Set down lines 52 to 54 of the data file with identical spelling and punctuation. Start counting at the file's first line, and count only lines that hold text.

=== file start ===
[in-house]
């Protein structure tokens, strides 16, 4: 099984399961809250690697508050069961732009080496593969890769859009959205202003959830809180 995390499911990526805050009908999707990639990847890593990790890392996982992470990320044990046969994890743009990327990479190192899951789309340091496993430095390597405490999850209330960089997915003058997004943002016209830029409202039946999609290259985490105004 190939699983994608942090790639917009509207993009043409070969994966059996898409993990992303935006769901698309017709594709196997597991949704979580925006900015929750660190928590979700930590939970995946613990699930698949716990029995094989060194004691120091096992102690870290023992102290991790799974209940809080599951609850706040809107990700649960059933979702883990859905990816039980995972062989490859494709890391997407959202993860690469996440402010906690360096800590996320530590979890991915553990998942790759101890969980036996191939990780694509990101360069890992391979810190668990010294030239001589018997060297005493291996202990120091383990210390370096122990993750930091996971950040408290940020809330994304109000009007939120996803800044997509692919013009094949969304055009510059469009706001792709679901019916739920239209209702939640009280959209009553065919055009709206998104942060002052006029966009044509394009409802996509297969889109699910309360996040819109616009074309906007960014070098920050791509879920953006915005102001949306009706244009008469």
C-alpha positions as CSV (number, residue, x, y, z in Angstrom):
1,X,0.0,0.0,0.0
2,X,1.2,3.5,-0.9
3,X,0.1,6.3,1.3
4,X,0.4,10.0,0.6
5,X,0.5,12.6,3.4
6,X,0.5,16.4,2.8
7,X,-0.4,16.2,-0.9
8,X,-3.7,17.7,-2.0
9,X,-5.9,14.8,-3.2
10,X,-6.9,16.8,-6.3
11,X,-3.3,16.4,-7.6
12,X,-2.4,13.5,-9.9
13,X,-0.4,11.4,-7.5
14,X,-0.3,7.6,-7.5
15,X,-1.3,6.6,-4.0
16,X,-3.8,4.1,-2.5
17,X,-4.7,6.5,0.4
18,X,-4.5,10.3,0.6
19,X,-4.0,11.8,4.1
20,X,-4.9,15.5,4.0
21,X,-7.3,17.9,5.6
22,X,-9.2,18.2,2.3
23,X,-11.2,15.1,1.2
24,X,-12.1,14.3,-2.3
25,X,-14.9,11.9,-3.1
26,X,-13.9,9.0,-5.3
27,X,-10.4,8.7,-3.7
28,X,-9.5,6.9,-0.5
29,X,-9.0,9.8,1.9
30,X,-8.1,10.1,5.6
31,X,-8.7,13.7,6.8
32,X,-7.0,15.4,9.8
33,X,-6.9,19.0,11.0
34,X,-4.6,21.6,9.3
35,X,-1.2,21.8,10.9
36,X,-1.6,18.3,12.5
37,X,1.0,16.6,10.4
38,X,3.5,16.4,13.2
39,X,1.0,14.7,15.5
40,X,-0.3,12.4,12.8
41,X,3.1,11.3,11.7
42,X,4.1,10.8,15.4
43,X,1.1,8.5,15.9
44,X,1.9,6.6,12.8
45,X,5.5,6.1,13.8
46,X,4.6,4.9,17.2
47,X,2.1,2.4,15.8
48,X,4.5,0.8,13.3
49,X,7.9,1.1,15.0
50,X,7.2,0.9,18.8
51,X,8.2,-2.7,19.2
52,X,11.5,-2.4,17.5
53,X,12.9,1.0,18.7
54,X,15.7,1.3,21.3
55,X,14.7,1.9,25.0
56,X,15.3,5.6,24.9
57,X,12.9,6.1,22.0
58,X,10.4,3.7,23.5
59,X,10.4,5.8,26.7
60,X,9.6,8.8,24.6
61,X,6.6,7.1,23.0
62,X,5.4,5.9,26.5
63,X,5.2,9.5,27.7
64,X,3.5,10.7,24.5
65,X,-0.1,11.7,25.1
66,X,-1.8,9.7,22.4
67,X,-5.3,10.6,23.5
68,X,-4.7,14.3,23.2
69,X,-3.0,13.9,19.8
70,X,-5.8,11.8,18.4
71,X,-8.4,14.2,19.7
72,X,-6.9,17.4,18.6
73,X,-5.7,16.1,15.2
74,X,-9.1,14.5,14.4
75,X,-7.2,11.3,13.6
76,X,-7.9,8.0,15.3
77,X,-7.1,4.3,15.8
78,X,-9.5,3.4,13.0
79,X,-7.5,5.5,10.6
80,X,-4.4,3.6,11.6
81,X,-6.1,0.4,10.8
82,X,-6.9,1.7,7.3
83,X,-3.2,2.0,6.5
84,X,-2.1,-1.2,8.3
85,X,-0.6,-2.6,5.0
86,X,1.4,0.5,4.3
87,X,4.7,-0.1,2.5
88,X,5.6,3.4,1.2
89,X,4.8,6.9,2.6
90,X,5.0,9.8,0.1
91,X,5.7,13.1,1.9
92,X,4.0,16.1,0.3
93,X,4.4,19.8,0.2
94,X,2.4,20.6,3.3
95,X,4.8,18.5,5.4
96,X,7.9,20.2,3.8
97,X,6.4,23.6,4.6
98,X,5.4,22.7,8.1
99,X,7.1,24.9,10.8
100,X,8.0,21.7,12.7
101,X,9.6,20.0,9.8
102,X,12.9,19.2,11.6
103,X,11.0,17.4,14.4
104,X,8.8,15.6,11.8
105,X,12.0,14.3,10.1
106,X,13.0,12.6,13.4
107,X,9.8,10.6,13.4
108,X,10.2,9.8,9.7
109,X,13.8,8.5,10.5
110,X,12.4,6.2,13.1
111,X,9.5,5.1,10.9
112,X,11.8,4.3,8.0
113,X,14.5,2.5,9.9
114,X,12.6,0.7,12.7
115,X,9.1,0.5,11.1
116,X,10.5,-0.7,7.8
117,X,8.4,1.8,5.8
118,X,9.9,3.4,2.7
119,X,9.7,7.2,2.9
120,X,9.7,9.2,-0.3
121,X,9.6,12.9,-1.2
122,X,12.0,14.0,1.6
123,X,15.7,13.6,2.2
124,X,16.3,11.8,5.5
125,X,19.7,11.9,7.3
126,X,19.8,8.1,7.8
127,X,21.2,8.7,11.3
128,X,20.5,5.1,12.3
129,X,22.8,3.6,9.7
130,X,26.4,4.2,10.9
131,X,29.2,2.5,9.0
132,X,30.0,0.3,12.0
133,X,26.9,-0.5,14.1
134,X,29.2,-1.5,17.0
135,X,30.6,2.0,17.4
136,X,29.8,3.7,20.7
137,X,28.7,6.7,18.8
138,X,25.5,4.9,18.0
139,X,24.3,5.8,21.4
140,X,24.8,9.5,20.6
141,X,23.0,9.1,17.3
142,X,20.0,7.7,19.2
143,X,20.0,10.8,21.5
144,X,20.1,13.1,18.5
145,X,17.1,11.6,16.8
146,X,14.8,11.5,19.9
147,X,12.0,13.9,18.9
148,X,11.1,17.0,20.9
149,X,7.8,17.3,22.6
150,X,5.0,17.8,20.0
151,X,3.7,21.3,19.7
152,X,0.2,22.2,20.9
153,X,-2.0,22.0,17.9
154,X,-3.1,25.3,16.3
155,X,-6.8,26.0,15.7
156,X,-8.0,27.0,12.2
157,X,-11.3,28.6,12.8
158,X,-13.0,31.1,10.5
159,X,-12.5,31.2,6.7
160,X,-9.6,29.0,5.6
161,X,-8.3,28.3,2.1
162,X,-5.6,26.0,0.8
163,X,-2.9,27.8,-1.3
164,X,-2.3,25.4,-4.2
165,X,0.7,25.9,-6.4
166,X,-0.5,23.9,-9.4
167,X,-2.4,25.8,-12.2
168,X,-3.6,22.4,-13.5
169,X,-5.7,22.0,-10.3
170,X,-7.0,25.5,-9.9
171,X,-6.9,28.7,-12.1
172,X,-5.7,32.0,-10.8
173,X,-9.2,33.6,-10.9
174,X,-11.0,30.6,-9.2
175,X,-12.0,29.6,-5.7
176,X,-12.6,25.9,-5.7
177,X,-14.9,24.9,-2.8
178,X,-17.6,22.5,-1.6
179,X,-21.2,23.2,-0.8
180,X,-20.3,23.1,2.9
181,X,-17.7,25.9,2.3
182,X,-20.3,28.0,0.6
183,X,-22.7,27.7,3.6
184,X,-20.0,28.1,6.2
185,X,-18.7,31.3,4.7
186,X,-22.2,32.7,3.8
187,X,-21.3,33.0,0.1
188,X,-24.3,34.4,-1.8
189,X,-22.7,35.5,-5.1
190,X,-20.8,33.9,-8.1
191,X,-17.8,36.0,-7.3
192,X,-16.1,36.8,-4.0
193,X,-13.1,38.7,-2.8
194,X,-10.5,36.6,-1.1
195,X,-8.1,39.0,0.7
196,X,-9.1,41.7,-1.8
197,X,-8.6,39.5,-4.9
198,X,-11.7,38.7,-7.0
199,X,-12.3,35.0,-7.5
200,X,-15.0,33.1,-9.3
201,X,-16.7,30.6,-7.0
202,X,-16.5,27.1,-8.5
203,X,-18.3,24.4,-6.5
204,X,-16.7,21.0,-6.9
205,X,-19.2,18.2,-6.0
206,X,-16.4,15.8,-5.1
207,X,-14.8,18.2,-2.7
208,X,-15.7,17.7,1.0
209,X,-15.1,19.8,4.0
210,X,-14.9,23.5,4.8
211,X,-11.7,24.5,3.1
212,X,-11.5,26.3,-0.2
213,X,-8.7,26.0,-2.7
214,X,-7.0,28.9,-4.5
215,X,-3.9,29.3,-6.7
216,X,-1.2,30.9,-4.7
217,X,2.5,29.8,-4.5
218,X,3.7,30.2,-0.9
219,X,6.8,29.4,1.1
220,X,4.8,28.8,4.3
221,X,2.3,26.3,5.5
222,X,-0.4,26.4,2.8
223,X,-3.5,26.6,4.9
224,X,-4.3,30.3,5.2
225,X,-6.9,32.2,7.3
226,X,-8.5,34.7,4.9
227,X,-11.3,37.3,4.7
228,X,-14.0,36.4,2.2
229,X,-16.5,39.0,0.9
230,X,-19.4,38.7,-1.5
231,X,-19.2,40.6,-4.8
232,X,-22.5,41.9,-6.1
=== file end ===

49,X,7.9,1.1,15.0
50,X,7.2,0.9,18.8
51,X,8.2,-2.7,19.2